We recently reported the benefit of the IV transferring of active exogenous mitochondria in a short-term pharmacological AD (Alzheimer’s disease) model. We have now explored the efficacy of mitochondrial transfer in 5XFAD transgenic mice, aiming to explore the underlying mechanism by which the IV-injected mitochondria affect the diseased brain. Mitochondrial transfer in 5XFAD ameliorated cognitive impairment, amyloid burden, and mitochondrial dysfunction. Exogenously injected mitochondria were detected in the liver but not in the brain. We detected alterations in brain proteome, implicating synapse-related processes, ubiquitination/proteasome-related processes, phagocytosis, and mitochondria-related factors, which may lead to the amelioration of disease. These changes were accompanied by proteome/metabolome alterations in the liver, including pathways of glucose, glutathione, amino acids, biogenic amines, and sphingolipids. Altered liver metabolites were also detected in the serum of the treated mice, particularly metabolites that are known to affect neurodegenerative processes, such as carnosine, putrescine, C24:1-OH sphingomyelin, and amino acids, which serve as neurotransmitters or their precursors. Our results suggest that the beneficial effect of mitochondrial transfer in the 5XFAD mice is mediated by metabolic signaling from the liver via the serum to the brain, where it induces protective effects. The high efficacy of the mitochondrial transfer may offer a novel AD therapy.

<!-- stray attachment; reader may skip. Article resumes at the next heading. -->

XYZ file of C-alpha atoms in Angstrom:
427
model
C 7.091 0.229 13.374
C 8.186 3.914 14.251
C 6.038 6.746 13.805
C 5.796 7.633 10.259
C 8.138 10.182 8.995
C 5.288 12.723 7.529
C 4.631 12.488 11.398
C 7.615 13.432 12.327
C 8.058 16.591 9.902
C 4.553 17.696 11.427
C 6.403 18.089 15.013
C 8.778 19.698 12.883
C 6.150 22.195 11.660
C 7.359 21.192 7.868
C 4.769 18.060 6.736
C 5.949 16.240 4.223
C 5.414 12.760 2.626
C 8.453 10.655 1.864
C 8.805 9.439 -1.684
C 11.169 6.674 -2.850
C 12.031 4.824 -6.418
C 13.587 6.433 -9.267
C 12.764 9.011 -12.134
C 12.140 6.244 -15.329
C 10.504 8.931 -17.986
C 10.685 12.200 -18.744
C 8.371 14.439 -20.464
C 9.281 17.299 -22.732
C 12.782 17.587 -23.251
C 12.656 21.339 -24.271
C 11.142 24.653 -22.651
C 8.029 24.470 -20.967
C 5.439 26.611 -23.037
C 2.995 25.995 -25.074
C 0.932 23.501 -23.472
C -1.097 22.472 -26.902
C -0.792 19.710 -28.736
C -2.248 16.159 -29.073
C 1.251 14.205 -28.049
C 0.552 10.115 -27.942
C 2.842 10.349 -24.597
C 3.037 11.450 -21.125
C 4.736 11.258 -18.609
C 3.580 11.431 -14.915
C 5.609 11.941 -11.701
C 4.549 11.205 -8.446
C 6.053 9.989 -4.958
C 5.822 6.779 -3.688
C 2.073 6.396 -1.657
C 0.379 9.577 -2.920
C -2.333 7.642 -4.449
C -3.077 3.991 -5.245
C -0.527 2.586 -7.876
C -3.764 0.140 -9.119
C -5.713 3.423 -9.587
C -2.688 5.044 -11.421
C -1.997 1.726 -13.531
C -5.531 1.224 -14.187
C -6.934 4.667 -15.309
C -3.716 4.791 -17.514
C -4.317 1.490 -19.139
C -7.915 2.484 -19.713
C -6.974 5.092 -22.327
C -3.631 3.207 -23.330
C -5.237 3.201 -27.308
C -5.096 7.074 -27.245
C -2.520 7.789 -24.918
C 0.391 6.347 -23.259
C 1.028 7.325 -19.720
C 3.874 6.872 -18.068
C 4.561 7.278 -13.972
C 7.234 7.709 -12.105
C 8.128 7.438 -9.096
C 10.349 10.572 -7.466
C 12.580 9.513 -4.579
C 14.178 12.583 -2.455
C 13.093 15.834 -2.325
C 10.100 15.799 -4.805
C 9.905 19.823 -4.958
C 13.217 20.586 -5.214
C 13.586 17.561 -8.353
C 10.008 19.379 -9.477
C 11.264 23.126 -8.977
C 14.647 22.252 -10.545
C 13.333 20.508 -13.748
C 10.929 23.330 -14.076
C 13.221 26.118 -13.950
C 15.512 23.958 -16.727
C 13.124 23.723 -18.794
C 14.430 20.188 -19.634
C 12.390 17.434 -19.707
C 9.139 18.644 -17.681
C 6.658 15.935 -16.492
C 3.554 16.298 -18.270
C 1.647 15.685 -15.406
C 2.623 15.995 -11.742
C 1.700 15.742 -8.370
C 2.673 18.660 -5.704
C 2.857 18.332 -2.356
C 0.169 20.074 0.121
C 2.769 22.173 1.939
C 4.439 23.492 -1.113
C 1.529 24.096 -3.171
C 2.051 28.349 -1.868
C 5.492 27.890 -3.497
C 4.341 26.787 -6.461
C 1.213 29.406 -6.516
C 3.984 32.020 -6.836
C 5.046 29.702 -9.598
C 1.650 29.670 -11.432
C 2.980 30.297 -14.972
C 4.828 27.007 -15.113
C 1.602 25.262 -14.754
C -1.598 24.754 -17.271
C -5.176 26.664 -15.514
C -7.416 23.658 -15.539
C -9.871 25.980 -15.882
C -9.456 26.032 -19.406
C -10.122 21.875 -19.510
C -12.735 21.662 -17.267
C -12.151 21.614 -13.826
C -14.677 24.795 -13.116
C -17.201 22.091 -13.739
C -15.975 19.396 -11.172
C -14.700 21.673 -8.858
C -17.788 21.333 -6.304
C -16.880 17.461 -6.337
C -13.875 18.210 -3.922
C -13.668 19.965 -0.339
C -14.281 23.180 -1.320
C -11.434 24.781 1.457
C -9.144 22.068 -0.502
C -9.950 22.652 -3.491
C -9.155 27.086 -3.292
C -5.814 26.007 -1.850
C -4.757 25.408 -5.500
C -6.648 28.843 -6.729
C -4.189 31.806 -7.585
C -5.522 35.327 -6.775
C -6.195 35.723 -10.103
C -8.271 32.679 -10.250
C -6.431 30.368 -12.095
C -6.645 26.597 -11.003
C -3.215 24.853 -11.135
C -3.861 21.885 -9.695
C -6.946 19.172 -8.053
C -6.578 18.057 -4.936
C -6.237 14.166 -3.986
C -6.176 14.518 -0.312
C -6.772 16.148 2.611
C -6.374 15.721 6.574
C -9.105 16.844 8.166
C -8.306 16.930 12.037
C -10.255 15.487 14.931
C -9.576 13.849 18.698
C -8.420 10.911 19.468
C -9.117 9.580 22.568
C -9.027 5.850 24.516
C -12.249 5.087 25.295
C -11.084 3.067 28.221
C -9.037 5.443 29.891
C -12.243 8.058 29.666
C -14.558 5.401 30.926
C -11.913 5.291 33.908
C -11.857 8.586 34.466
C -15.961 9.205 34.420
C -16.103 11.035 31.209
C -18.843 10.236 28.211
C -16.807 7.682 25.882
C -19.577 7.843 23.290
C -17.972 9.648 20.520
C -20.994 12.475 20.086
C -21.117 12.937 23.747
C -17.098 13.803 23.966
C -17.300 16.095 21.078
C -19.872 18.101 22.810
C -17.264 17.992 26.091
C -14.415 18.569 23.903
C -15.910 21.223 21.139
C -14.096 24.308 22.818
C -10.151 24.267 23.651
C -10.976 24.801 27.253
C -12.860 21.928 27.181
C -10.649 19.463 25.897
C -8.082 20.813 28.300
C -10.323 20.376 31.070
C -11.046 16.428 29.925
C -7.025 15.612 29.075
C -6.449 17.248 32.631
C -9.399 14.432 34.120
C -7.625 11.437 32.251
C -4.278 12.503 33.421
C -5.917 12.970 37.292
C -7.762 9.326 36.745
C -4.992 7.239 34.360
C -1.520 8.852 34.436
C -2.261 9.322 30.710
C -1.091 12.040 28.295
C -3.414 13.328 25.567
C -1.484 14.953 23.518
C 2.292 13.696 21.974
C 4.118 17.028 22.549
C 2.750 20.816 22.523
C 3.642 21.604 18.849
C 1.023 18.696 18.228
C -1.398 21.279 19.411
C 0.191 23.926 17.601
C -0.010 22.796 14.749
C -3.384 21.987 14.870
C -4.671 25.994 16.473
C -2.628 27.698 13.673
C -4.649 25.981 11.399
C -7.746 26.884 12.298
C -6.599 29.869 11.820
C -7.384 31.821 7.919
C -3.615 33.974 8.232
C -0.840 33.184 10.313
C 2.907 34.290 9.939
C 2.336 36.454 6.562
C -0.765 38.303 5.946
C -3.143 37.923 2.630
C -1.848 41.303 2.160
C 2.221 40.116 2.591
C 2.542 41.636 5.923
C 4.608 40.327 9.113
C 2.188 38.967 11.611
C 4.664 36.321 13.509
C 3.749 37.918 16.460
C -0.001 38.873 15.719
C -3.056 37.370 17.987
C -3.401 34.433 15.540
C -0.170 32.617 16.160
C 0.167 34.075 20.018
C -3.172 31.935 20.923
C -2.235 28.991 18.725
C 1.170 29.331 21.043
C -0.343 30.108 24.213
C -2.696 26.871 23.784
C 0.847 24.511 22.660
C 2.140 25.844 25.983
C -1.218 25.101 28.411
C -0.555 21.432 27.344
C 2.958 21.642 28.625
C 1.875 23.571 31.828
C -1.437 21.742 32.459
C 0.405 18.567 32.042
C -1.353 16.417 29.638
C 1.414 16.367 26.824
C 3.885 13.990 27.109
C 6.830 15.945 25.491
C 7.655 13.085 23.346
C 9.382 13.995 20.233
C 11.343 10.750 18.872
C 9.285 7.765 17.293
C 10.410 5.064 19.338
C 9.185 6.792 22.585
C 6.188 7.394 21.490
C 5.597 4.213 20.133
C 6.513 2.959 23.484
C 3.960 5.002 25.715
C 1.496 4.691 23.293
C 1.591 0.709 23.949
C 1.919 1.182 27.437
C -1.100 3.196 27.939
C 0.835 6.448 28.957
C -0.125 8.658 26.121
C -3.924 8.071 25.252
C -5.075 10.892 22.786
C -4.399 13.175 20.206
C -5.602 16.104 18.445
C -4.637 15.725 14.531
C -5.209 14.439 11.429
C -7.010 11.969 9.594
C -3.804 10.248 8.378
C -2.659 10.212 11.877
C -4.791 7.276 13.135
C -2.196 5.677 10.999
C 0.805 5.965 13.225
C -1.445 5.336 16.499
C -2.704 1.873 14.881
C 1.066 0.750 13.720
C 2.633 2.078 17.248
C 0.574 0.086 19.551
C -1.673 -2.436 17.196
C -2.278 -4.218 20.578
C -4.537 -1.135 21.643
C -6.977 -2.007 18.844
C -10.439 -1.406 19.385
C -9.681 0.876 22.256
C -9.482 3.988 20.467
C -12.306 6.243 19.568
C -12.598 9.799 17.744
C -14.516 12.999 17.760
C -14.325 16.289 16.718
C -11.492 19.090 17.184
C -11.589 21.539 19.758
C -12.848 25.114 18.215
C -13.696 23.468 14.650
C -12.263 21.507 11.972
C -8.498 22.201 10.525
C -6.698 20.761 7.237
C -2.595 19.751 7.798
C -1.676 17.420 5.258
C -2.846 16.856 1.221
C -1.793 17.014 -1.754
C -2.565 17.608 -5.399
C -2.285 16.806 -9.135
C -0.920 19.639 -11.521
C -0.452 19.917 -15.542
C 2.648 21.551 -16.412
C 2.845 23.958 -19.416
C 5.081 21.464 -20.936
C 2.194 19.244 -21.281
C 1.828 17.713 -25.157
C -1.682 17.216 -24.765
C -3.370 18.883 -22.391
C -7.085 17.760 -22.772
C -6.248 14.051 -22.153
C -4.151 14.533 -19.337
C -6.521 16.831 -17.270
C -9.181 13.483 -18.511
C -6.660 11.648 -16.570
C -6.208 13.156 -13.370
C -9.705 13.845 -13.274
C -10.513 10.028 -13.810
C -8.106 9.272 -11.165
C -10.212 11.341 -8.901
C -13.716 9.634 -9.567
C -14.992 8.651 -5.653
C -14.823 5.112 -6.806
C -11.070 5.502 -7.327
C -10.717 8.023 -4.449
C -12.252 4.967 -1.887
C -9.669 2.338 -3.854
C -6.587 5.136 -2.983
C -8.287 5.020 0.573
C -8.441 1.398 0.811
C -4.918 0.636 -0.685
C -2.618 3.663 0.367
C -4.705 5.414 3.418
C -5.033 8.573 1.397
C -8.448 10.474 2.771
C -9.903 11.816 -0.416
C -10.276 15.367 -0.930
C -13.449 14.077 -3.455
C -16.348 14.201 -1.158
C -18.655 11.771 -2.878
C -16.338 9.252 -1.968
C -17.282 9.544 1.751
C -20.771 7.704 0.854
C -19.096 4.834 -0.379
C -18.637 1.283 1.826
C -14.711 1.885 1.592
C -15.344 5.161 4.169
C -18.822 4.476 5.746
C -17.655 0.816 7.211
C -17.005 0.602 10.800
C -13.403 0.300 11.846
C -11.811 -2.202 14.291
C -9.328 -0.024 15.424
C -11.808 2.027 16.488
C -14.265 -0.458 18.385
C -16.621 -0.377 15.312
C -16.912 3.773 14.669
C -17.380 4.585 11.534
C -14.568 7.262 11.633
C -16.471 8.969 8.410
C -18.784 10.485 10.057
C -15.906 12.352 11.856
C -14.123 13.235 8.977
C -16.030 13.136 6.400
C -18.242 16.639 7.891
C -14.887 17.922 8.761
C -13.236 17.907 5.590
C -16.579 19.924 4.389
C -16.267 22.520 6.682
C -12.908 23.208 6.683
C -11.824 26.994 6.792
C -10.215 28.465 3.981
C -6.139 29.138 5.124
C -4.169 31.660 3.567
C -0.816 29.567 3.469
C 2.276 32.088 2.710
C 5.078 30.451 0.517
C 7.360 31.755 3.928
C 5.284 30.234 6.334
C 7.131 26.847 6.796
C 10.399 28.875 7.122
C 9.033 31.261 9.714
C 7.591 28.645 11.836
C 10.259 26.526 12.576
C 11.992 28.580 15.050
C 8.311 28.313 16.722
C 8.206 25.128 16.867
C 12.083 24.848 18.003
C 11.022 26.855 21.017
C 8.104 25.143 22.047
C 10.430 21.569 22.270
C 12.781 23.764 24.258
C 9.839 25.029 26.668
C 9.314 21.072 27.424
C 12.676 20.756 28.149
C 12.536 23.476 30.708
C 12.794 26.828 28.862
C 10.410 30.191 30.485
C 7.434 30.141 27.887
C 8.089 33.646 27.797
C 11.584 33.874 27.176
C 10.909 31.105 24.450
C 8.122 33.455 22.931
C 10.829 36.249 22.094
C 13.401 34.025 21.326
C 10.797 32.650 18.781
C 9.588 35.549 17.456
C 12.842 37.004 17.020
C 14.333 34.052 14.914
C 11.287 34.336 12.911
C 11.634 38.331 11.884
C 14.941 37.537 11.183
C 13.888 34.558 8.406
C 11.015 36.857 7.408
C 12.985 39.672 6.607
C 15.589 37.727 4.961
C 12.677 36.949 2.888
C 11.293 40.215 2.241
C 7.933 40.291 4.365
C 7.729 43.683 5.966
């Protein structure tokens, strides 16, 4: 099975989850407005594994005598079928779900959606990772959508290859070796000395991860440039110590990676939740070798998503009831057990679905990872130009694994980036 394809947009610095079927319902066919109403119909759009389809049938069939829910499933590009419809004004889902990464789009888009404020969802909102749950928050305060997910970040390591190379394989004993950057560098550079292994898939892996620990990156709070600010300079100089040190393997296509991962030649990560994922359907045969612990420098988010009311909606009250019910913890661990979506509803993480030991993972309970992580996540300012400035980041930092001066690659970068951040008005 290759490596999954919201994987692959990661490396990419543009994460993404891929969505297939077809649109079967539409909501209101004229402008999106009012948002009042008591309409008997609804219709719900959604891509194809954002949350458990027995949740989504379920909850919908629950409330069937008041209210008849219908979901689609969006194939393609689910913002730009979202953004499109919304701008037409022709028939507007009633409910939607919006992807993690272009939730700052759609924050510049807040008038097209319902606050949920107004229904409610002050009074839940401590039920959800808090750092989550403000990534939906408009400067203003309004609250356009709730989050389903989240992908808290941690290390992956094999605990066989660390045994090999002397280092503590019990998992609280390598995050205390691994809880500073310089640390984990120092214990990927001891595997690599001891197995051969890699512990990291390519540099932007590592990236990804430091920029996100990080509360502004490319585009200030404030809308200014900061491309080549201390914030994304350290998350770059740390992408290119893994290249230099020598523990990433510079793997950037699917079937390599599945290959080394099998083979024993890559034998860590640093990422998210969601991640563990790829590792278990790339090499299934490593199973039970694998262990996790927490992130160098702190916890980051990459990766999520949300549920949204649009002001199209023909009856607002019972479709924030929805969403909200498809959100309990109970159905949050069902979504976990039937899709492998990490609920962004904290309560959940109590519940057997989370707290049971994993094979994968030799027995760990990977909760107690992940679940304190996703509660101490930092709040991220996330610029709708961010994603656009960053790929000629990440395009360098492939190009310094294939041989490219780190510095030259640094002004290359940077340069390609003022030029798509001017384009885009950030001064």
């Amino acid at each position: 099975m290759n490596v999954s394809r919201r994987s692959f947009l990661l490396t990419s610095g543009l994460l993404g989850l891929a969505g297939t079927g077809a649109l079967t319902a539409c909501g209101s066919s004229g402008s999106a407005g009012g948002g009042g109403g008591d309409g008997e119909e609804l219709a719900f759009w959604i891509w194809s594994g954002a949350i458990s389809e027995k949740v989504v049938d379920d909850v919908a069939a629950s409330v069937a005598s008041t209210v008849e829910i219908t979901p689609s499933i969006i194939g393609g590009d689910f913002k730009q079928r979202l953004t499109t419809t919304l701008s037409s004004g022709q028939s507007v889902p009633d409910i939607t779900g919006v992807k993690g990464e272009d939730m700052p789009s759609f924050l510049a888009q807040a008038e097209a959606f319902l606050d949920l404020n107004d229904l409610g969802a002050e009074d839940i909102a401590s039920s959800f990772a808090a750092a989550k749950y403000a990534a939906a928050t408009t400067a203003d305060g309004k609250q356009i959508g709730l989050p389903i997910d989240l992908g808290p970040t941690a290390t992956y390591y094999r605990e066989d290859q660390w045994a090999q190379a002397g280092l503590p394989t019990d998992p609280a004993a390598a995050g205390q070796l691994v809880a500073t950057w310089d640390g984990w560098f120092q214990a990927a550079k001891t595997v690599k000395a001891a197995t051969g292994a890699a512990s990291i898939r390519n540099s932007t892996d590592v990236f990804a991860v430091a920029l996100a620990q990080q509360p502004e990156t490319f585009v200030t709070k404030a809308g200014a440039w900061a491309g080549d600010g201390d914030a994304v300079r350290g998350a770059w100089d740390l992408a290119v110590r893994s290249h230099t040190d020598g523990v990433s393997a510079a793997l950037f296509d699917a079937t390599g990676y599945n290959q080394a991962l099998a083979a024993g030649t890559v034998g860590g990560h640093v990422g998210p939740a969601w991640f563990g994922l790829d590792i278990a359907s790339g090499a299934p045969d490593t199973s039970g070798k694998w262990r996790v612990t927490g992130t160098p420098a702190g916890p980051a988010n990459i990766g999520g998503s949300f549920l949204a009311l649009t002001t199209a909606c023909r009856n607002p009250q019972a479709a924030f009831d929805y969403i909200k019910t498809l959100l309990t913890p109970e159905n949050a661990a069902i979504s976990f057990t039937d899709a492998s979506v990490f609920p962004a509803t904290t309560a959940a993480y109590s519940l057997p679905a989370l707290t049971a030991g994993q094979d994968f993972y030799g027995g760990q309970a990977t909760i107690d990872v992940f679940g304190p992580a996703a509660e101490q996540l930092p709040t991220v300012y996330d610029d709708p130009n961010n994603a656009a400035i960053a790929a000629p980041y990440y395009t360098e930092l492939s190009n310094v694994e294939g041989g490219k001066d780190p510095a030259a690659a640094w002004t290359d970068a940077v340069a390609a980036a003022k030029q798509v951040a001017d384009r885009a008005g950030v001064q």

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© 2023 by the authors.
- Alzheimer’s disease
- mitochondrial transfer